I want to start this post optimistically, so we will begin with one basic premise. It can't get any worse than last year. Of that I am confident.
Everything else, however, is very difficult to predict when it comes to the quarterback position for Michigan State in 2021. Out is Rocky Lombardi, who was as turnover prone as they come, and completed less than 50% of his passes in his Spartan career. Returning is Payton Throne, who showed flashes in his limited playing time, but is still very green. In is Anthony Russo, who has a ton of college experience, but has displayed some questionable decision making resulting in 32 career interceptions in 27 career games.
The battle for starting reps between Russo and Thorne will likely last until (and possibly through) the week 1 conference match-up against Northwestern, and before you get too worried about that, remember that Conner Cook and Andrew Maxwell's (and Tyler O'Conner's) QB competition lasted 4 weeks into the 2013 Rose Bowl season. Obviously it's not an ideal situation, but it's one we've seen work out positively in the not to distant past. Whenever the battle finally works itself out, we will get a glimpse into what this staff values, as the two couldn't be more different.
Russo is experienced, he has 27 division 1 college football games under his belt. He has over 6,000 yards and 44 TD passes on his resume, he has 8 games with 3+ TDs, he has attempted 899 passes, he has seen every defense in the book, and he has the arm talent to take advantage when he sees the hole in the defense. While that all sounds great, he also has some bullet points on his resume that make you scratch your head. He has played under 4 head coaches (if you include an interim), 3 offensive coordinators, and 3 QB coaches. Is that a positive because he has learned different systems and adapted his game to fit different offenses, or is it a negative because he's never been able to find a comfort level with a scheme? He has thrown 32 interceptions. Is that acceptable because of the lack of talent around him dropping passes and running the wrong routes, or is that a result of him making bone-headed decisions? For as much as we know about Anthony Russo after 3 years of starting experience, there is still a lot that we haven't seen, and when we include the jump from the AAC to the Big Ten, it's tough to feel confident one way or the other about Russo's projection.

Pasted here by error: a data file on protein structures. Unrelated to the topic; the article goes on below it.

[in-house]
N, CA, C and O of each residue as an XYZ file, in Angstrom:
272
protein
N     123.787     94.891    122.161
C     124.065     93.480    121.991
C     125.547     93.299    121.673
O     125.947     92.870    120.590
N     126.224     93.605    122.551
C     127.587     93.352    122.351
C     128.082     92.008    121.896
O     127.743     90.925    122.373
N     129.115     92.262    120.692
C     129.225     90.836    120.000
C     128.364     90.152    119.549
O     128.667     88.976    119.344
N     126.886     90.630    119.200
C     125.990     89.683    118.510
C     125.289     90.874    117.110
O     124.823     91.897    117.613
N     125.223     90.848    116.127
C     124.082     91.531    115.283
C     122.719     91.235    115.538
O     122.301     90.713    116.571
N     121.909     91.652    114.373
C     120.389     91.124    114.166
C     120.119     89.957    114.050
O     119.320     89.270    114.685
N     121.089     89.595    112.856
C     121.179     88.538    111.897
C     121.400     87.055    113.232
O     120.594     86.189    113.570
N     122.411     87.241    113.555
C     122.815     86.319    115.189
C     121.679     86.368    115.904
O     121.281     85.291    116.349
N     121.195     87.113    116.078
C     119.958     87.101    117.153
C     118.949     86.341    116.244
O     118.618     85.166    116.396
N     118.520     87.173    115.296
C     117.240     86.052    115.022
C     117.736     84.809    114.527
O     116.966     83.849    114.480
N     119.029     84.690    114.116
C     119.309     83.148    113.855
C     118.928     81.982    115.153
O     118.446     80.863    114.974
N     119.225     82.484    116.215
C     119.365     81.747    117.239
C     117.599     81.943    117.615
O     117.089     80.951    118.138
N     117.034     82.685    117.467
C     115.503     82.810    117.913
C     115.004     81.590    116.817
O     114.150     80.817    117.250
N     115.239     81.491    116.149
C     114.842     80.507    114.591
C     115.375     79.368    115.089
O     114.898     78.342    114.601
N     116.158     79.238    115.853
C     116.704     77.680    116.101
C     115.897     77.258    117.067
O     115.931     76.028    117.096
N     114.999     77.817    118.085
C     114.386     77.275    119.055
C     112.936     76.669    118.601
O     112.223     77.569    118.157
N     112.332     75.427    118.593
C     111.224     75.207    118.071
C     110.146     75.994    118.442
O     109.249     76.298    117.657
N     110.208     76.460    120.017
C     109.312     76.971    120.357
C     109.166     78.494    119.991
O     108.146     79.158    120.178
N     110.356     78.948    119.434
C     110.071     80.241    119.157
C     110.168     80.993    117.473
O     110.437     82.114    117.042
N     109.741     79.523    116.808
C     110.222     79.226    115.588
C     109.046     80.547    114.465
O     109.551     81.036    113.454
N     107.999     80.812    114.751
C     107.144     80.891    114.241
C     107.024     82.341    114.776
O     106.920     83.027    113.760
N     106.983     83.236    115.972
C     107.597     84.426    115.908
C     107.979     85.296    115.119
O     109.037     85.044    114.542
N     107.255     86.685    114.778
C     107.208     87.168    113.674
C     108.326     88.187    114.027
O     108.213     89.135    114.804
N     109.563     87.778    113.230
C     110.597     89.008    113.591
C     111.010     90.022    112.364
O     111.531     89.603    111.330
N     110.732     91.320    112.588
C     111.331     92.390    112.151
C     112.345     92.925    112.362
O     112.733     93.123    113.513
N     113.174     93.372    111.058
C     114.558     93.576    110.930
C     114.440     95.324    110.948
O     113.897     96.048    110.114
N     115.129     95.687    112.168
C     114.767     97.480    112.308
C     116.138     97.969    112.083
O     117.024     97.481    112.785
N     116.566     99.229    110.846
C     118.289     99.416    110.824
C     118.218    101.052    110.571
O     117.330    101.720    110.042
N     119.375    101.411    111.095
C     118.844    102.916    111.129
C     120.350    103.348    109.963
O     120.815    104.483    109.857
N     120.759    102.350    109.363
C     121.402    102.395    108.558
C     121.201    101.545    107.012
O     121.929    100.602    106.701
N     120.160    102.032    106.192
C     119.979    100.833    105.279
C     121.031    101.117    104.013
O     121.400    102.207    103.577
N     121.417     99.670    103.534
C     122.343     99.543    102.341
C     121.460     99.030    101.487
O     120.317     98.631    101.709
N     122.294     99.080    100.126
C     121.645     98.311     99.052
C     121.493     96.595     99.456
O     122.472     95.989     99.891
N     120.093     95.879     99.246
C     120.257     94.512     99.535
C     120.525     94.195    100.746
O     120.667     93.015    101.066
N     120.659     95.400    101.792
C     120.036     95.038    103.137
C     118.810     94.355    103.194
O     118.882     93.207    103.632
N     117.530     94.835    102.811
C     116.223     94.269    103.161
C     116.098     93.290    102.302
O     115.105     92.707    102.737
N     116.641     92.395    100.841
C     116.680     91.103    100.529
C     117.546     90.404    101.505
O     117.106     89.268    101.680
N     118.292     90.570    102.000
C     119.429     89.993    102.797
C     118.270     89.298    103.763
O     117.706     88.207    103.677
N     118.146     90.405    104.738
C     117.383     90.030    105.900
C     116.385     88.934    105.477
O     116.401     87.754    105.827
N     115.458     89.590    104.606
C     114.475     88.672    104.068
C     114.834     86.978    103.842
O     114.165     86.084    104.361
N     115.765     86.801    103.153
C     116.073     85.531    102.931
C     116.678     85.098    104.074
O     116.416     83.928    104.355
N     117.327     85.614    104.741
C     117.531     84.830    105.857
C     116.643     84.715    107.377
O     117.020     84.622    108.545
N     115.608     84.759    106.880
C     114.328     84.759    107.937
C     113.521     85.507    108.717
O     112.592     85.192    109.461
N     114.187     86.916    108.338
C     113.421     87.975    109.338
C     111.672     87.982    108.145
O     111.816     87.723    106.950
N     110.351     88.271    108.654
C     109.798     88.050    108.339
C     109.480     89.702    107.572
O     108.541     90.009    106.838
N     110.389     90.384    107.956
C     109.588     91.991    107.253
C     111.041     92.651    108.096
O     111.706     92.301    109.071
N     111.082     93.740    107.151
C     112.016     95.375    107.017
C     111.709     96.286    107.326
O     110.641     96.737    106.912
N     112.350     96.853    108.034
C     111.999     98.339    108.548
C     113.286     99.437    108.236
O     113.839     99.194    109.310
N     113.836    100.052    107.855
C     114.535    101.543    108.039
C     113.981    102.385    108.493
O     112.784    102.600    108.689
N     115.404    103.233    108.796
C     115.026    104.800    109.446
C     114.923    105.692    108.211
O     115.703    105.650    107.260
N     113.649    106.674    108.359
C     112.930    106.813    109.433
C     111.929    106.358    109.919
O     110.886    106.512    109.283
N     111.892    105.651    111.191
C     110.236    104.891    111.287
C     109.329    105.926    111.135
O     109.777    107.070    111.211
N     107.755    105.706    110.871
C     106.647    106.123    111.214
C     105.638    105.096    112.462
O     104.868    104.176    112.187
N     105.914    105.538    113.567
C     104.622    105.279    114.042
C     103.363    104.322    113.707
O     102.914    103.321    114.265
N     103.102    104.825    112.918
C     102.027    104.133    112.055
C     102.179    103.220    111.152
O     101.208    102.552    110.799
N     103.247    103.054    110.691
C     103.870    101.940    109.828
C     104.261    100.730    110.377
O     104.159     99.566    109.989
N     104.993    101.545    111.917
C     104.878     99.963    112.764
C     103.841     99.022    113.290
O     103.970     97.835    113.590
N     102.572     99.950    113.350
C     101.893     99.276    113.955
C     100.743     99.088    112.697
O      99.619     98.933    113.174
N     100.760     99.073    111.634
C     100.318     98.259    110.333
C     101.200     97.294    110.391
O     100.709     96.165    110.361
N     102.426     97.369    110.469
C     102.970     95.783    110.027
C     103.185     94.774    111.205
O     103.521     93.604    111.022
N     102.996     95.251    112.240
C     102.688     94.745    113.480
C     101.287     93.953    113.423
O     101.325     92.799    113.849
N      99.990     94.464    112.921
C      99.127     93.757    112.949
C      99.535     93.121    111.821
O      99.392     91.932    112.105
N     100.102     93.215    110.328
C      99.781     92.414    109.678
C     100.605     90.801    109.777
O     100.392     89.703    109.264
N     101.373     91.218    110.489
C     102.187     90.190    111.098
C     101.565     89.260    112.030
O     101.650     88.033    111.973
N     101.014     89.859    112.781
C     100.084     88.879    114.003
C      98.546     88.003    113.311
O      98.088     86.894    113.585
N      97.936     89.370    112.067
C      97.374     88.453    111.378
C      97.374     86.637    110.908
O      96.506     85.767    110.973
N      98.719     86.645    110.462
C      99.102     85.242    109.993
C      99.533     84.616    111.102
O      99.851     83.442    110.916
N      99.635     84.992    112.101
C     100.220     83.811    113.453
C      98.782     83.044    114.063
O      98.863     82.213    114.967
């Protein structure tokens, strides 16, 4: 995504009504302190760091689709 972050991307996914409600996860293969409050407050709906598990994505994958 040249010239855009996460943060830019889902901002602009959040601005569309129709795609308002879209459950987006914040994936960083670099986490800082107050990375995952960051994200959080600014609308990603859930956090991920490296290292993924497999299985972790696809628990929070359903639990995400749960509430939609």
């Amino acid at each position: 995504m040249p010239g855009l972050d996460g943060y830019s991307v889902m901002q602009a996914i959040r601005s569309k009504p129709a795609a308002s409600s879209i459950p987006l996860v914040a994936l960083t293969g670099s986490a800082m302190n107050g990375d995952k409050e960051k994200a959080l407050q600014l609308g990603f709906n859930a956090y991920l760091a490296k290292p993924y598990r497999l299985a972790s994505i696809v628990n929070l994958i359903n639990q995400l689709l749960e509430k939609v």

Opposite Russo in the starting competition is Payton Thorne, a player with four division 1 college football games and just one start. He has 582 yards and 3 TDs on his resume, he has 1 game with 3+ TDs, he has attempted 85 passes, he has seen exactly 3 defenses, but he has a running ability that his competition doesn't possess. I argued from the start of last season that Thorne's combination of football IQ and duel-threat play style should have earned him more reps, but we had to wait until the Indiana game when we were already down big to see what he had on the field. What we saw was an inexperienced QB. One that made some exciting plays that made you jump off the couch, and one that often escaped clean pockets, and tucked and ran instead of keeping his eyes downfield. All in all I think MSU fans were reluctantly excited to see what Thorne could do with a full off-season as the starting QB going into 2021 before Russo announced he was coming for the job.
Between these two quarterbacks we have one with a ton of college experience, and one with very little. We have one with a gun-slinger mentality, and one game manager. We have one pocket passer, and one running threat. We have one senior, and one sophomore. There is still a lot to be worked out behind the scenes, but the good news is that the floor of the position has been raised. The QB floor that Rocky Lombardi provided is no longer going to be the case in 2021 with two capable starters at our disposal. If you're forcing me to pick the starter on September 3rd in Evanston against Northwestern, I'll say Anthony Russo, but both players will get snaps. I think that Russo wouldn't have transferred here if he wasn't going to be given every opportunity to start, and while I don't think the coaching staff is going to rest on any per-conceived notions when it comes to picking the starter for this season, I do think Russo's experience will work in his favor when it comes to a staff preparing to face a conference opponent the first week of the season.
Behind Russo and Thorne is spring football darling Noah Kim (RS Freshman), and early enrollee freshman Hamp Fay. While there is intriguing talent in both players, I think 2022 is the year to start bringing them into the conversation of potential starters.